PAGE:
This post is a part of the Student Blogger series – each post is written by a current UCLA Anderson student, and provides first-hand perspectives and experiences about being an MBA student at UCLA Anderson.
During my first year at Anderson thus far, I have thus far taken eight classes, our core courses: Organizational Behavior, Data & Decisions (Statistics), Financial Accounting, Managerial Economics, Marketing Management, Operations Technology Management, Foundations of Finance, and Business Strategy. I have enjoyed my classes (for the most part — sometimes it's hard to get into the “groove” of financial statements bright and early at 8AM!) and I feel so lucky to have the opportunity to learn from so many amazing professors and take an array of fascinating classes.
However, if I had to pick just one as my favorite so far of the three quarters I’ve experienced, I would choose Marketing Management. Our Marketing class was amazing for two main reasons: (1) Marketing is so much more complex than what most people understand it to be and this makes the course so interesting, and (2) my professor was an amazing lecturer who kept the class engaged with hands-on lectures, guest speakers, and really relevant cases.
Professor Hal Hershfield was my Marketing professor and I highly recommend his class. The cases that he included in our course were all so compelling — well, almost all; we did have to read a very long case about cushion pads for a curled metal company, the least popular case of the quarter! Though, to be fair, I did still learn a lot of useful pricing strategies from that case.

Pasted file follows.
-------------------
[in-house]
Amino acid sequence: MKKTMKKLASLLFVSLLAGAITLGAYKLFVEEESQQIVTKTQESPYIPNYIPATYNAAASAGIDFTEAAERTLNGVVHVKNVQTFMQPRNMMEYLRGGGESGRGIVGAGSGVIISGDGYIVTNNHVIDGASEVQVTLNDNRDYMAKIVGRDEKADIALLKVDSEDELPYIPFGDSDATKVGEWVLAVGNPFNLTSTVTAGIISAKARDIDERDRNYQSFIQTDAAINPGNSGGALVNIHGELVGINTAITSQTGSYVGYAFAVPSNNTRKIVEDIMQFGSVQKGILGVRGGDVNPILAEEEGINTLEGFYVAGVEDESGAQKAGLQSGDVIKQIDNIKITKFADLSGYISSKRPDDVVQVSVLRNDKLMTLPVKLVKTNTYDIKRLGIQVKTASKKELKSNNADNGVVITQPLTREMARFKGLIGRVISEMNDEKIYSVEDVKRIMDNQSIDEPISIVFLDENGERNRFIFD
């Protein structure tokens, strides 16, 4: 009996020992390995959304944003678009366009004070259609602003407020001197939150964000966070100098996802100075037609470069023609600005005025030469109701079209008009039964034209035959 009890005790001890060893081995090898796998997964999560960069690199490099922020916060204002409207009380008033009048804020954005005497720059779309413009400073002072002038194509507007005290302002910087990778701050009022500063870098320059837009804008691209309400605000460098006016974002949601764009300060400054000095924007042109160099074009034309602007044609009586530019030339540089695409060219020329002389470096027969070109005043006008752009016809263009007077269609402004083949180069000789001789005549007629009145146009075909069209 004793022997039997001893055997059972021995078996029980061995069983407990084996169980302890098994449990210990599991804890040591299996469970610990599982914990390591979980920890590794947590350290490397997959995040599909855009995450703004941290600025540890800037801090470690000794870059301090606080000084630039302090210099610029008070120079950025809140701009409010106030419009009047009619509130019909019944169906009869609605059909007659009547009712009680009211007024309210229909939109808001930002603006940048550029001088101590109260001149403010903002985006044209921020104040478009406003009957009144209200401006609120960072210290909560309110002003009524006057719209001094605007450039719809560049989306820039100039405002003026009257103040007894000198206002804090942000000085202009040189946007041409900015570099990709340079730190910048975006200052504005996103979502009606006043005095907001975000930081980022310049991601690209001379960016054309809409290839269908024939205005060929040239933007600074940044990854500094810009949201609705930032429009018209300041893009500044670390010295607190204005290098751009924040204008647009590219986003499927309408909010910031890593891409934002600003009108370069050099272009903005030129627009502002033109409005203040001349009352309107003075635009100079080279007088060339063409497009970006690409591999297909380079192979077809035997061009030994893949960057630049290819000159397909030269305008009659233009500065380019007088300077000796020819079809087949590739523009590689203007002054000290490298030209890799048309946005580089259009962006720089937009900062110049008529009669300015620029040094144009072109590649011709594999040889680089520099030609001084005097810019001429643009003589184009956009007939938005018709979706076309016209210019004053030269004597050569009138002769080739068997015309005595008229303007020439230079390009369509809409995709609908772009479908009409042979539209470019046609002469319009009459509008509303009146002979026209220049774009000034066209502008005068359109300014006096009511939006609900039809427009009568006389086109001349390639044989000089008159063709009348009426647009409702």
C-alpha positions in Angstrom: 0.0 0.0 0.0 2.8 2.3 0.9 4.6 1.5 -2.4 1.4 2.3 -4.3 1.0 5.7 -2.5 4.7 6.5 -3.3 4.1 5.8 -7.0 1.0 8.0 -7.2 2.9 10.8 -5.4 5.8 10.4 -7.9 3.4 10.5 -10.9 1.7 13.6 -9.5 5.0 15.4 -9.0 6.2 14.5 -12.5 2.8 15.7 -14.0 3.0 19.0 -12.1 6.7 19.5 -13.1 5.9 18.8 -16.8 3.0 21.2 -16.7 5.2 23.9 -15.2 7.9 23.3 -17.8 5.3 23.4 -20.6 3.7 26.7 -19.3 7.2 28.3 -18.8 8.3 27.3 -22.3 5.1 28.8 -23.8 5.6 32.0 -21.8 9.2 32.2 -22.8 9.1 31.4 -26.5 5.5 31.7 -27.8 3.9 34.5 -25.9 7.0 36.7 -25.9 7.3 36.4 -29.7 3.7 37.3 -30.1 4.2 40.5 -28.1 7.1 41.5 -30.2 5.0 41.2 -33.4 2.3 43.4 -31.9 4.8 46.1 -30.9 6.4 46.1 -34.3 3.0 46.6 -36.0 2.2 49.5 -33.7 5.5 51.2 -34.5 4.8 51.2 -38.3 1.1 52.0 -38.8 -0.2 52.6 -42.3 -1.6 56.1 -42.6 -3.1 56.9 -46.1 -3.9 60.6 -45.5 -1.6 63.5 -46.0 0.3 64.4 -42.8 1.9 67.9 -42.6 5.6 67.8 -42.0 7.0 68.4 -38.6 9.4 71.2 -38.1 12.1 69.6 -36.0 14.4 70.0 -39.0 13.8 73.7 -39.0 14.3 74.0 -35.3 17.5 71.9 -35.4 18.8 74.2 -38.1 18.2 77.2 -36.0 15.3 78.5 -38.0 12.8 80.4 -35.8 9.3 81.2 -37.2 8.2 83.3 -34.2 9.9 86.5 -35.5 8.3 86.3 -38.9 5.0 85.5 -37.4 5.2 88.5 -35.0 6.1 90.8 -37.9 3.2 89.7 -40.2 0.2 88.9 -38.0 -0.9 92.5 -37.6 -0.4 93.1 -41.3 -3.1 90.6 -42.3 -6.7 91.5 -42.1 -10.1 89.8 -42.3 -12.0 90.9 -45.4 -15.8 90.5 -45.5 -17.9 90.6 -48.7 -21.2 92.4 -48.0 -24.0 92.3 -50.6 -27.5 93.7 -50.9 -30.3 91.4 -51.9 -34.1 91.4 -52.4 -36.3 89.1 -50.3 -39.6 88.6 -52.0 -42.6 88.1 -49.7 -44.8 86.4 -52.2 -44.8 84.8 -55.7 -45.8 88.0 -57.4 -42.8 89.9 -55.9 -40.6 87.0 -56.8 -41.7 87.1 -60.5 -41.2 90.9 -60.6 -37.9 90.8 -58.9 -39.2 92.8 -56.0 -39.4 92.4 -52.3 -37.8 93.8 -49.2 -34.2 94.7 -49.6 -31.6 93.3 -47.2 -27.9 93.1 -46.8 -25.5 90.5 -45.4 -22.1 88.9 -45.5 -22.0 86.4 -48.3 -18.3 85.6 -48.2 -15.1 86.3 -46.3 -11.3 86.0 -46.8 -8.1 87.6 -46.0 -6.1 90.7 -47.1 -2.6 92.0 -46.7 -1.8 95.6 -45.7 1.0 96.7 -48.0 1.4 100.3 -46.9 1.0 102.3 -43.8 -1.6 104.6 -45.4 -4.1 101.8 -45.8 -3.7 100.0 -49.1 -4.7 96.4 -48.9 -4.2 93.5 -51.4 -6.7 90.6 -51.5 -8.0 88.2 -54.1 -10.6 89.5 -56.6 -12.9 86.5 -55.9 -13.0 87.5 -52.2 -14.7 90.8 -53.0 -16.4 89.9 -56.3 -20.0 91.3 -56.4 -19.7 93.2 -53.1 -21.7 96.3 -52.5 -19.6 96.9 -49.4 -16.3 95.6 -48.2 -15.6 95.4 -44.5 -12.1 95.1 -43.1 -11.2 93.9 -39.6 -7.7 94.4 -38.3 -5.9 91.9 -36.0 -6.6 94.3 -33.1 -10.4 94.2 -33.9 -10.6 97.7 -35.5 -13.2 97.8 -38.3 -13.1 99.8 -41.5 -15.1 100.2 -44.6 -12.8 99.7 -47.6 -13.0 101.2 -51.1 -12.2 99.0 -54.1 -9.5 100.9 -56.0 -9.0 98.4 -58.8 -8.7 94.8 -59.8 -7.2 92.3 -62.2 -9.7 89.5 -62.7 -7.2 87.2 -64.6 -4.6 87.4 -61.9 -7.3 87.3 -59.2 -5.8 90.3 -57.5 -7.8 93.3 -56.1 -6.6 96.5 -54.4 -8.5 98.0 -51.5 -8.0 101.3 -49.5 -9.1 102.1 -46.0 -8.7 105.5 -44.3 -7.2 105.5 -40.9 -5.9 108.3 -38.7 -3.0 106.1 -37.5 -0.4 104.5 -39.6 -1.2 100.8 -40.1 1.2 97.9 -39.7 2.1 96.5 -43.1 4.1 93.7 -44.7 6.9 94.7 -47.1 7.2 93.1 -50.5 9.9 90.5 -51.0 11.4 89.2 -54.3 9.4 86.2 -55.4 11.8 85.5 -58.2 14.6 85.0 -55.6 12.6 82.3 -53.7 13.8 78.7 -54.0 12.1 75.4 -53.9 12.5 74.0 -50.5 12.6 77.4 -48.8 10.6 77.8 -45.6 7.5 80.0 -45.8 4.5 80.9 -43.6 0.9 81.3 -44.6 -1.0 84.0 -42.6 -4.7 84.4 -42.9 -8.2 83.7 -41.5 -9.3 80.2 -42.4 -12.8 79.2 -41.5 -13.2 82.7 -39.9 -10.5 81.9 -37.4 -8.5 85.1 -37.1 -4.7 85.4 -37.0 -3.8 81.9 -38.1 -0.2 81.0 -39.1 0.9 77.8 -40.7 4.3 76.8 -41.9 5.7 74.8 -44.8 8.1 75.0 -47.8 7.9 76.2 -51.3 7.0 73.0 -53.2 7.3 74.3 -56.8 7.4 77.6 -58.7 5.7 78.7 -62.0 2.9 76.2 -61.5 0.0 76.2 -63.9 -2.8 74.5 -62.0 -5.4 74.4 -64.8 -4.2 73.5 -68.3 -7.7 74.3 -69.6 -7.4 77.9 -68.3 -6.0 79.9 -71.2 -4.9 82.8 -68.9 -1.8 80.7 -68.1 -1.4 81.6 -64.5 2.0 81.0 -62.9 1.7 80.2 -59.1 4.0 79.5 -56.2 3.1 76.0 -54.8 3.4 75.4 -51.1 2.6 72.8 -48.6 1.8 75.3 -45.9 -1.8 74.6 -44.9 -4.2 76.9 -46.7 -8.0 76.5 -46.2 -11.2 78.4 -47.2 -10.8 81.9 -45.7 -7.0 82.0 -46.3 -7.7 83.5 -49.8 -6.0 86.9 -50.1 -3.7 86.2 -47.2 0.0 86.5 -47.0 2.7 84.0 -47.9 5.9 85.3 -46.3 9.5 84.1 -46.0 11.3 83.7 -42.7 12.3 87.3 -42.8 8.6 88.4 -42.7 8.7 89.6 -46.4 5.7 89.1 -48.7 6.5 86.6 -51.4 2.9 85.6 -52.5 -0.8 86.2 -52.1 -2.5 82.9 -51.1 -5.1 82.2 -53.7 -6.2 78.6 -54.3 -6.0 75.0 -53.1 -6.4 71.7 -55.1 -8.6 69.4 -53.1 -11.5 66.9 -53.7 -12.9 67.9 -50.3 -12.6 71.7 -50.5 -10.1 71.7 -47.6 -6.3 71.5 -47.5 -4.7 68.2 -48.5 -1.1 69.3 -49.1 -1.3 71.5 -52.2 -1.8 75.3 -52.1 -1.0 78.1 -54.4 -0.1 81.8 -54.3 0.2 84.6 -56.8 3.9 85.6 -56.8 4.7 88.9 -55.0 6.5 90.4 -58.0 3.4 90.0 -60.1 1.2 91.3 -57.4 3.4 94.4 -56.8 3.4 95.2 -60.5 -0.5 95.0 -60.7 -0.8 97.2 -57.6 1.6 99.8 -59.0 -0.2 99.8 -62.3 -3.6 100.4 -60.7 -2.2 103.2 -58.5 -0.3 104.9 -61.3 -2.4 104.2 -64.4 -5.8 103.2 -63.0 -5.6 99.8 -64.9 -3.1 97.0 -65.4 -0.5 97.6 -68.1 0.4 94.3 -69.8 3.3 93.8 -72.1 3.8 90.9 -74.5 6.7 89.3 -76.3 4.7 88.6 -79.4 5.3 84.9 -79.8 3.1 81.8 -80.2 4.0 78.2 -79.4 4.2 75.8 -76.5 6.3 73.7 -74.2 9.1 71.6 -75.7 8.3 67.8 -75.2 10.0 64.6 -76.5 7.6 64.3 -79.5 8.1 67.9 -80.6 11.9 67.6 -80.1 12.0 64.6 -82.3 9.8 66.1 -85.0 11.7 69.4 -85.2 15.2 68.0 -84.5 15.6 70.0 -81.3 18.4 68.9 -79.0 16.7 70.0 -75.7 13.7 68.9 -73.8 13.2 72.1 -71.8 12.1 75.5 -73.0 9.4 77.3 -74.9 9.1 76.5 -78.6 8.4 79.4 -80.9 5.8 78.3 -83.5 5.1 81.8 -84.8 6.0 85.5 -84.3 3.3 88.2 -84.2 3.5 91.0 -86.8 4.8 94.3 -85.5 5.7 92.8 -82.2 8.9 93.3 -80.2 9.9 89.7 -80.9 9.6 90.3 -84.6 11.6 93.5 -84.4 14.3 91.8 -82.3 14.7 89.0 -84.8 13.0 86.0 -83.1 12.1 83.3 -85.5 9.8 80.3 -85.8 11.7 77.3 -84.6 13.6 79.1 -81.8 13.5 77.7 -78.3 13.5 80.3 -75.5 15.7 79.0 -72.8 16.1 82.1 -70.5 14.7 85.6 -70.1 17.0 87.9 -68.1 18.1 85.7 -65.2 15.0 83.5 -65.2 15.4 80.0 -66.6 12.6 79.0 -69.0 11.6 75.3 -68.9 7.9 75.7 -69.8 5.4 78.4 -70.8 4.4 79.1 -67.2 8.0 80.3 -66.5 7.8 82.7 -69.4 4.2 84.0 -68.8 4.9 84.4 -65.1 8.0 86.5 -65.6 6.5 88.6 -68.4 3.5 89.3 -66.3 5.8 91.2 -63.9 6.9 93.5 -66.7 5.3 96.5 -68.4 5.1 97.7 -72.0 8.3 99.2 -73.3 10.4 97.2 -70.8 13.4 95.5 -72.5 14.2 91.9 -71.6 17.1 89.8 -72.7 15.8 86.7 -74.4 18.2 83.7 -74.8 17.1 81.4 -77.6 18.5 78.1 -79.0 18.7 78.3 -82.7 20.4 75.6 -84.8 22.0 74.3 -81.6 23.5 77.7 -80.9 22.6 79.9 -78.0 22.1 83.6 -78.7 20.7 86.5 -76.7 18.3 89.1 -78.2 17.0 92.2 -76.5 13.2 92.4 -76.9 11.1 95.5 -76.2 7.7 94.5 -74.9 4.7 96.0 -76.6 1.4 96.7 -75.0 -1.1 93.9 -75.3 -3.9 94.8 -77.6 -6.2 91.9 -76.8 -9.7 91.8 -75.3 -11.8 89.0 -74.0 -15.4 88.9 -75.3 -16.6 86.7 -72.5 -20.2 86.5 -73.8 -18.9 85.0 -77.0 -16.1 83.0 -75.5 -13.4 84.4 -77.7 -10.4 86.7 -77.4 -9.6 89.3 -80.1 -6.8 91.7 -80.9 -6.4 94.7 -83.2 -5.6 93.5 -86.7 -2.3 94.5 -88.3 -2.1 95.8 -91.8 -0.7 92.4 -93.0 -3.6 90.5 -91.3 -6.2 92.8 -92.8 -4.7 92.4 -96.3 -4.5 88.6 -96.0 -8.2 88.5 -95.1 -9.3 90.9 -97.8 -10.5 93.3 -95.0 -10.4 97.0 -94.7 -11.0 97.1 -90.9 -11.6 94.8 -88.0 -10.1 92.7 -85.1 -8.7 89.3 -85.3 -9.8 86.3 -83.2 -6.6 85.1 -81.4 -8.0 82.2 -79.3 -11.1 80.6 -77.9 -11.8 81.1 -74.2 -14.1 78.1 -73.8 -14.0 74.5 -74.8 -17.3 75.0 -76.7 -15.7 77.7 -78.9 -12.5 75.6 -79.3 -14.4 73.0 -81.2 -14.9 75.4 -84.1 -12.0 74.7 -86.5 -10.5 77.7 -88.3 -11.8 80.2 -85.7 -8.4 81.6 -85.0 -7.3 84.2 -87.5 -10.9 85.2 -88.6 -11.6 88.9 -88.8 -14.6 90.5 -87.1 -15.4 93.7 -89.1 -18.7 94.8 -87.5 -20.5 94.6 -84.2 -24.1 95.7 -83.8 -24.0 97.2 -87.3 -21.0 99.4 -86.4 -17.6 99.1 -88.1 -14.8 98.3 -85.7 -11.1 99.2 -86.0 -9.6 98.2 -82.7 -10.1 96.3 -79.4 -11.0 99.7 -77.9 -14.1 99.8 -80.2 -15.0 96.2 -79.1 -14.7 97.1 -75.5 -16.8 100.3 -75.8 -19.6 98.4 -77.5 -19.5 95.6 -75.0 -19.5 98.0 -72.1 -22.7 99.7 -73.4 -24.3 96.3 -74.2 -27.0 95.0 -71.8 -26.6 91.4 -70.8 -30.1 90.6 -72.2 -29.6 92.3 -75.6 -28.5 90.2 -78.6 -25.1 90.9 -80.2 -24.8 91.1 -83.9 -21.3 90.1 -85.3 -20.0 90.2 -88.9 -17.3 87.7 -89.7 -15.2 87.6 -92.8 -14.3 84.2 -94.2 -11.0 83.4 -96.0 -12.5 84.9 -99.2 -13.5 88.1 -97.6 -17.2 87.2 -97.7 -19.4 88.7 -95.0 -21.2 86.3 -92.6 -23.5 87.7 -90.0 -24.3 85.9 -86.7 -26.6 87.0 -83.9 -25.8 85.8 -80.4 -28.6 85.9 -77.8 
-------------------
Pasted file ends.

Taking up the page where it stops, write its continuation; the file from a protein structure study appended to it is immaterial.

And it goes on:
I also learned a lot from the case write-ups we had to do. We would read a case about a company and would have to recommend a solution to a challenge they were facing. Professor Hershfield taught us how to focus on the “3 Cs”: Company, Customer, and Competition. We also had to make sure to come up with a positioning statement for the company, which helped us analyze the company’s strategies on targeting and segmenting their market. Lastly, we learned about the “4 Ps”: Product, Price, Promotion, and Place.
An added benefit of my marketing class was that it actually functioned as early interview prep training. I am recruiting in the tech industry and many of my interviews involved cases. I was able to take the structure I learned from my marketing course and apply it to my interviews. I’m so grateful to Professor Hershfield for such a wonderful class. From watching and analyzing various TV commercials to pricing new brands of yogurt, I learned so much while always staying engaged and intrigued. I look forward to taking more marketing classes and honing my understanding of the subject!